Bernard_of_Clairvaux_-_Gutenburg_-_13206Leaving England, Sir William journeys to Clairvaux to see his old mentor – Bernard. The French Cistercian Saint Bernard of Clairvaux was a titanic figure in the Middle Ages – a reformer, ascetic, advocate of the crusades and supporter of the Templars. With the fall of Edessa to the Turks, he gave a series of rousing sermons urging the European nobility to make haste to the Holy Land and defend the Christian kingdoms. I depict Sir William as being one of many knights swept up in this fervour. Unfortunately, the Second Crusade suffered many setbacks, which hit Bernard hard. In my book, I convey his bitterness at the turn of events. I also touch on the intellectual battle that Bernard fought against a rival cleric called Peter Abelard. The latter was a worldly philosopher who offended the more spiritual Bernard.

Find out more about all these places when you order Quest for the True Cross on Amazon.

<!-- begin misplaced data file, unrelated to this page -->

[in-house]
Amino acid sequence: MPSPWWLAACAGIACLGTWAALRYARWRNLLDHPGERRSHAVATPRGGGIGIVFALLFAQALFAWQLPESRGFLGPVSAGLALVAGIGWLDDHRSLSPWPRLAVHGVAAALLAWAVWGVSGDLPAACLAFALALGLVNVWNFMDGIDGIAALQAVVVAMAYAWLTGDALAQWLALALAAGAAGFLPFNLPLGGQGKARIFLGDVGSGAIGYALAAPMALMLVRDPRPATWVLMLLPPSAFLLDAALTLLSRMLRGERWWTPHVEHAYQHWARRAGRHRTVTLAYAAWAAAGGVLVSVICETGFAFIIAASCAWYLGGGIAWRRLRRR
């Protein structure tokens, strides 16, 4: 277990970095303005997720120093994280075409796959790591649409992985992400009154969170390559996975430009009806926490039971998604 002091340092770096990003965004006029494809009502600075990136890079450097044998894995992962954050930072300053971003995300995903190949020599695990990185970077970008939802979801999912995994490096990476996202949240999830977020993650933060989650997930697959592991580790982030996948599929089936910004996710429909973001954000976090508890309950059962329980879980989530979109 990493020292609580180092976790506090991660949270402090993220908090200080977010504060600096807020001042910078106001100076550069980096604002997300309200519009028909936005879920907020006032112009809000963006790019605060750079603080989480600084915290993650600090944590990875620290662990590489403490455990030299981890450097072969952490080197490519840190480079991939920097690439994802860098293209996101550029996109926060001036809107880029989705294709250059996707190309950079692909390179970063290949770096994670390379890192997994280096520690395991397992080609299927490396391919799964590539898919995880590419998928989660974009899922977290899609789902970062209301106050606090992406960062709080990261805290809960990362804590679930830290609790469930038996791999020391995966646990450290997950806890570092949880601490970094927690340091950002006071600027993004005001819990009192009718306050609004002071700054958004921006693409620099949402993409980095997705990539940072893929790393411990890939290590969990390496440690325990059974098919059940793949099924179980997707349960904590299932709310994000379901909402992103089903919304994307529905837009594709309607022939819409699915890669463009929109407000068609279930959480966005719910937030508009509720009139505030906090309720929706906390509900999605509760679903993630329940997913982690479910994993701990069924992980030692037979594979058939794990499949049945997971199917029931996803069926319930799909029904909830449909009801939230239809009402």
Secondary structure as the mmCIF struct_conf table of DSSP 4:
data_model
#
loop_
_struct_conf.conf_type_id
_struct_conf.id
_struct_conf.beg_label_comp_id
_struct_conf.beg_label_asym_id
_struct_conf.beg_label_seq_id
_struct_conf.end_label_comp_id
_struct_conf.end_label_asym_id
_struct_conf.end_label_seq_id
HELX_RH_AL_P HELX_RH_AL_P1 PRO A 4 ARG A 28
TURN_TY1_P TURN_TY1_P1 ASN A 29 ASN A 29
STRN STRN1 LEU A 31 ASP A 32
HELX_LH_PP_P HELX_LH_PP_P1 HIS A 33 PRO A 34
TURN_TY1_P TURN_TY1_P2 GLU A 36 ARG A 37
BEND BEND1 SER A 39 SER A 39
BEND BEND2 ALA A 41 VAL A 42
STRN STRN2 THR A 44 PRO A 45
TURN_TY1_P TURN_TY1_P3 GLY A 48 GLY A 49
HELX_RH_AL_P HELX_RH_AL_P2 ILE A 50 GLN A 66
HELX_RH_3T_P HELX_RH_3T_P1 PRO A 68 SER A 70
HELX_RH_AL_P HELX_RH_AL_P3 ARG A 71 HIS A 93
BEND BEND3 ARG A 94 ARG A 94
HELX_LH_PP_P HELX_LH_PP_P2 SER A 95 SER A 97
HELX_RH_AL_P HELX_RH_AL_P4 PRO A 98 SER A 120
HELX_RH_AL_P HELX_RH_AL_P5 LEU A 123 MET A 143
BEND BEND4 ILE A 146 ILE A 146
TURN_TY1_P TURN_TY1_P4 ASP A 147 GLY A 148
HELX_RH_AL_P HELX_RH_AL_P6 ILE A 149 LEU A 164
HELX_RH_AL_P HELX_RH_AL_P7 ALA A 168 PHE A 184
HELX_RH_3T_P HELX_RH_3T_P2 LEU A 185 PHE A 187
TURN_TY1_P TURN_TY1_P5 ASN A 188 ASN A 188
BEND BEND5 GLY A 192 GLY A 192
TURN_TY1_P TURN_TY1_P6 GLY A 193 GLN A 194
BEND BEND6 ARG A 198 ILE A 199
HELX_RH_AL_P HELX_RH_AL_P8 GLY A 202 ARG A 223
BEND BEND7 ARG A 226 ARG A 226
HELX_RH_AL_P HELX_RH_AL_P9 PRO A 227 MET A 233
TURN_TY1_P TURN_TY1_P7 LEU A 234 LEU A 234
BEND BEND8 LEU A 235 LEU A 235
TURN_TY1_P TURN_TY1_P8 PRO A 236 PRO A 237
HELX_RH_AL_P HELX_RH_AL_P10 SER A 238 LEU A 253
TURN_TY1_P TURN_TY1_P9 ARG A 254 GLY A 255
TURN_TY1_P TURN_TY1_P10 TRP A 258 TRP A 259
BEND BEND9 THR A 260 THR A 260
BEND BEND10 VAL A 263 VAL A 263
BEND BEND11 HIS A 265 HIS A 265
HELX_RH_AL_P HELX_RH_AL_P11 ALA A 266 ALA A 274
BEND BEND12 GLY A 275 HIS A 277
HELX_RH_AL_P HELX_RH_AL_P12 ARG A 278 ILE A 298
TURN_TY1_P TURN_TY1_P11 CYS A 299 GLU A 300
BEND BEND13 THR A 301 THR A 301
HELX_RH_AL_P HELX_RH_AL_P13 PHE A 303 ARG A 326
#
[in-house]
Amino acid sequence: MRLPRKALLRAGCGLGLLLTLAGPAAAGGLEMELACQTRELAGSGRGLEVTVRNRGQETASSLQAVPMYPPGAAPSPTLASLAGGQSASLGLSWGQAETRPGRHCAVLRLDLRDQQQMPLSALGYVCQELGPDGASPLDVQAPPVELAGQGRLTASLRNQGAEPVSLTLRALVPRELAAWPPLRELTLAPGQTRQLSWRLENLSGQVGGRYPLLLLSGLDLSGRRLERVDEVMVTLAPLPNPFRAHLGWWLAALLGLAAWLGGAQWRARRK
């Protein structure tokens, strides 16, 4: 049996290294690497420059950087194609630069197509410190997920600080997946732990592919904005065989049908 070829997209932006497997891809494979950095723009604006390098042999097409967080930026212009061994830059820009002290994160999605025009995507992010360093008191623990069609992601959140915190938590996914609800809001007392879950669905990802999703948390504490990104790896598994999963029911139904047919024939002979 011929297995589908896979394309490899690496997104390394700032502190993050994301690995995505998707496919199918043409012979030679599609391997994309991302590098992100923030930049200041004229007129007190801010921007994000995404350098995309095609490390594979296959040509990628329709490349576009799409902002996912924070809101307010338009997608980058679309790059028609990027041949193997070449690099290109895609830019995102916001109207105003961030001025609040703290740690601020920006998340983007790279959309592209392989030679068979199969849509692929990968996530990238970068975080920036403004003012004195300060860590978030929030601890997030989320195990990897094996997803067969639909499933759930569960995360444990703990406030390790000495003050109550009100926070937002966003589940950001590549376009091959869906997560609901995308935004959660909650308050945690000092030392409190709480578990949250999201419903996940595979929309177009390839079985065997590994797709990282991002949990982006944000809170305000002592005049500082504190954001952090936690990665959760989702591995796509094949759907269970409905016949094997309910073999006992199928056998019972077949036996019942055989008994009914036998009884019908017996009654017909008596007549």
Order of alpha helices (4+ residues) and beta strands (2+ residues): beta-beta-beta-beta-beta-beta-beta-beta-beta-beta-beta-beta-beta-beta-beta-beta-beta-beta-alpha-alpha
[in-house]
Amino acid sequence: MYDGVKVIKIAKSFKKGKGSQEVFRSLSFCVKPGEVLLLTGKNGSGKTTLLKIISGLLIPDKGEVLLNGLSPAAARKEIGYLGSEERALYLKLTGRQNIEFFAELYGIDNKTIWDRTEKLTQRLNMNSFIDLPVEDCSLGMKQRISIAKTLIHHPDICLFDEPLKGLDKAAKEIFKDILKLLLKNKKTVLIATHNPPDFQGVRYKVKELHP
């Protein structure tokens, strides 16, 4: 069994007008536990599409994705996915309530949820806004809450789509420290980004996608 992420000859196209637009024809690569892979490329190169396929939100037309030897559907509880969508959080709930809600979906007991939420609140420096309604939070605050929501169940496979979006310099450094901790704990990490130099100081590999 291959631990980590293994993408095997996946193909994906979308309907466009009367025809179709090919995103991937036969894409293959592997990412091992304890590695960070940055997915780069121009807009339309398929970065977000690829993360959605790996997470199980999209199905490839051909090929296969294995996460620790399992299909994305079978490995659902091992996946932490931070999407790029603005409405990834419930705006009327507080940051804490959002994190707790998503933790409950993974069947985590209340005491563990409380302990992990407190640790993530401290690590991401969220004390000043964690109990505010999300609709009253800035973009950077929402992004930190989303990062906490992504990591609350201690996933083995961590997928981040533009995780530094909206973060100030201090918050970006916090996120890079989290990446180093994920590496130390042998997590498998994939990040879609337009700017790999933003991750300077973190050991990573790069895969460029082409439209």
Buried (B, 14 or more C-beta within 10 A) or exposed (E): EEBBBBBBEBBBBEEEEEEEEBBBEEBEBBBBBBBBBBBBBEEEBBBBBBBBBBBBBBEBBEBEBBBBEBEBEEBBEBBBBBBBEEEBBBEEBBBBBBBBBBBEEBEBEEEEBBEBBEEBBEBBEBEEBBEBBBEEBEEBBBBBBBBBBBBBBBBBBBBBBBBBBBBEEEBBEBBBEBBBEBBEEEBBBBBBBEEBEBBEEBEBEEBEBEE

Paris – the beating heart of the Knights Templar

Templars in ParisOn this very sad day, it’s worth remembering what a great historical city Paris is – and why it will endure. It was, after all, the de facto headquarters of the Knights Templar. In what is now the Marais district, there was once a huge preceptory run by the knights. They drained the marshy land, evidencing their ability to be industrious farmers as well as fearsome warriors. This was in the first half of the 12th century, the first decades of the Order’s existence.

Eventually, they threw up a monumental tower complex that lasted into the nineteenth century. It took many years to tear it down. This impregnable building was used during the French Revolution – long after the Templars had disappeared – to imprison King Louis XVI and Marie Antoinette, prior to their execution on the guillotine. Napoleon had it demolished in all likelihood over fears that royalists would turn the fortress into a pilgrimage site for their late monarch.

As you all know, it was a French king – resident in Paris needless to say – who decided in 1306 to move against the Templars with a compliant Pope in his pocket. Philip the Fair had noted the wealth contained in the mighty fortress and figured it would serve him better if it was moved to his treasury. In order to do that, Philip had to crush the Templars. The leaders of the Order were arrested, tortured and the last Grand Master – Jacques de Molay – were burned to death on a small island in the Seine.

Ten best medieval TV series